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Calif. Moves Toward Banning Pay-to-Play School Sports

California moved one step closer to preventing schools from charging students to join sports teams or for other educational activities, as the state Assembly passed a bill on Thursday that now moves to the Senate.

The bill, which passed on a 50-17 vote, was modeled after the California Constitution, which requires the state to provide free public schooling to students. The bill argues that extracurricular pay-to-play fees violate the state's constitution.

In 1984, the state Supreme Court ruled that "educational opportunities must be provided to all students without regard to their families' ability or willingness to pay fees or request special waivers" in the case Hartzell v. Connell.

That hasn't stopped schools from implementing pay-to-play schemes, however. An investigation last summer by the San Diego Union-Tribune revealed multiple schools in the San Diego area that openly posted extra fees for students on their school websites.

In response, the ACLU filed a class action lawsuit against California last September, saying that at least 40 schools in the state listed extracurricular fees on their websites. The ACLU and former Gov. Arnold Schwarzenegger announced a settlement to the case last December, which required schools to fully reimburse families for any pay-to-play fees and granted parents the right to challenge any illegal fees through a state-based complaint process.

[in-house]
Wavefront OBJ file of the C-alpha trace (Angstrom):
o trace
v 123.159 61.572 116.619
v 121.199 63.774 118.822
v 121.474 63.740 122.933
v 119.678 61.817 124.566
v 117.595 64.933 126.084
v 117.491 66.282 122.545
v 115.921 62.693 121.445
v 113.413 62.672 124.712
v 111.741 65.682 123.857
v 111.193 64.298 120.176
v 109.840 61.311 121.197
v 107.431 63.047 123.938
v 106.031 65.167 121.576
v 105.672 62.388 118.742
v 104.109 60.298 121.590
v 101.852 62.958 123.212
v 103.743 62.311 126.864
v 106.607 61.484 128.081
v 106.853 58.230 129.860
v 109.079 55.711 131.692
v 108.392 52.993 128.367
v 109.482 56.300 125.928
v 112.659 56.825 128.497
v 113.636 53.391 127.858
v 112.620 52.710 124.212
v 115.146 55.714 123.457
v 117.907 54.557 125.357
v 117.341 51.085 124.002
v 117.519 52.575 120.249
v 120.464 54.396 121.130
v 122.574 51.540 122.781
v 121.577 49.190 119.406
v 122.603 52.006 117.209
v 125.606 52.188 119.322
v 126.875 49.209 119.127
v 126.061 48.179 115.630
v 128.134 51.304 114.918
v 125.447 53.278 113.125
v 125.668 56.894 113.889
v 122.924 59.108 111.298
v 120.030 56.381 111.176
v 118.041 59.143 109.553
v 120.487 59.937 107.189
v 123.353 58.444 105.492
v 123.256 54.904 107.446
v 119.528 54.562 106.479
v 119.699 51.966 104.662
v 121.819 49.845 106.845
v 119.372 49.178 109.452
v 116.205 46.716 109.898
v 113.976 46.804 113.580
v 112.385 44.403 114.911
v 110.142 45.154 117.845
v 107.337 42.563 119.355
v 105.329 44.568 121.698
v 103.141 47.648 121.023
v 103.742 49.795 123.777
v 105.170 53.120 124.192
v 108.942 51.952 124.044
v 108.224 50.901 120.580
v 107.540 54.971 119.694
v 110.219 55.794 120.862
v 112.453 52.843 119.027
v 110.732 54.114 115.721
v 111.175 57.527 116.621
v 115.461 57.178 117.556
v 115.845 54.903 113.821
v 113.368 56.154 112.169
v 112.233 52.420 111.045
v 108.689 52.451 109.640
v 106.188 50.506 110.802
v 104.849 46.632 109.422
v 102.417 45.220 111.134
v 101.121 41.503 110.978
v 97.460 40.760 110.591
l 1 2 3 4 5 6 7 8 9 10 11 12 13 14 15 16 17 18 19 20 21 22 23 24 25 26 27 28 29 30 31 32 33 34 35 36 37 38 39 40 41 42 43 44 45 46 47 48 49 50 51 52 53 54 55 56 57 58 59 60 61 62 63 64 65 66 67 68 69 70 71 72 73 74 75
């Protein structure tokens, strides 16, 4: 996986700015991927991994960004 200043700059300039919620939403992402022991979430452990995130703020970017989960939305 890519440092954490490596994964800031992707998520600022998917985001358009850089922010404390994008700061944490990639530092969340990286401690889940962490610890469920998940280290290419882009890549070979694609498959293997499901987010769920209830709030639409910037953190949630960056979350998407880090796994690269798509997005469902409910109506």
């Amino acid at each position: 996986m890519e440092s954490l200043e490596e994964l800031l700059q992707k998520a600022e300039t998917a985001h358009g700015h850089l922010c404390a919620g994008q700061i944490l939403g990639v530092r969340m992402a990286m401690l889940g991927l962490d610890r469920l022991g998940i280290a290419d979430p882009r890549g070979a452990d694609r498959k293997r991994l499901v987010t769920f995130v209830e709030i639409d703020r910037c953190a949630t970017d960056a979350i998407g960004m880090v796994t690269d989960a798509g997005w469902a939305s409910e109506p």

At least one San Diego-based school continued to charge illegal fees after the settlement, according to lawyer Sally Smith.

This new bill, authored by Assemblyman Ricardo Lara, seeks to outright end the practice of charging students for classes and/or extracurricular school activities. Schools would not be allowed to charge students fees for participation in sports (or other clubs), and would also be banned from requiring security deposits in exchange for musical instruments, books, or other school materials.

If enacted as currently written, the bill would apply to both regular public schools and charter schools, and would require schools to post notices about the new policies regarding educational fees by Jan. 1, 2012.

Michael P. Griffith, a school finance analyst at the Education Commission of the States, told the New York Times last September that California's pay-to-play debate was worth monitoring, given the constitutionality arguments.

"What's new here is that this is not about funding levels for education, but about whether districts are charging kids to get a public education," Griffith said. "That's a brand-new argument. I wouldn't be surprised to see groups in other states adopt the same line of reasoning."

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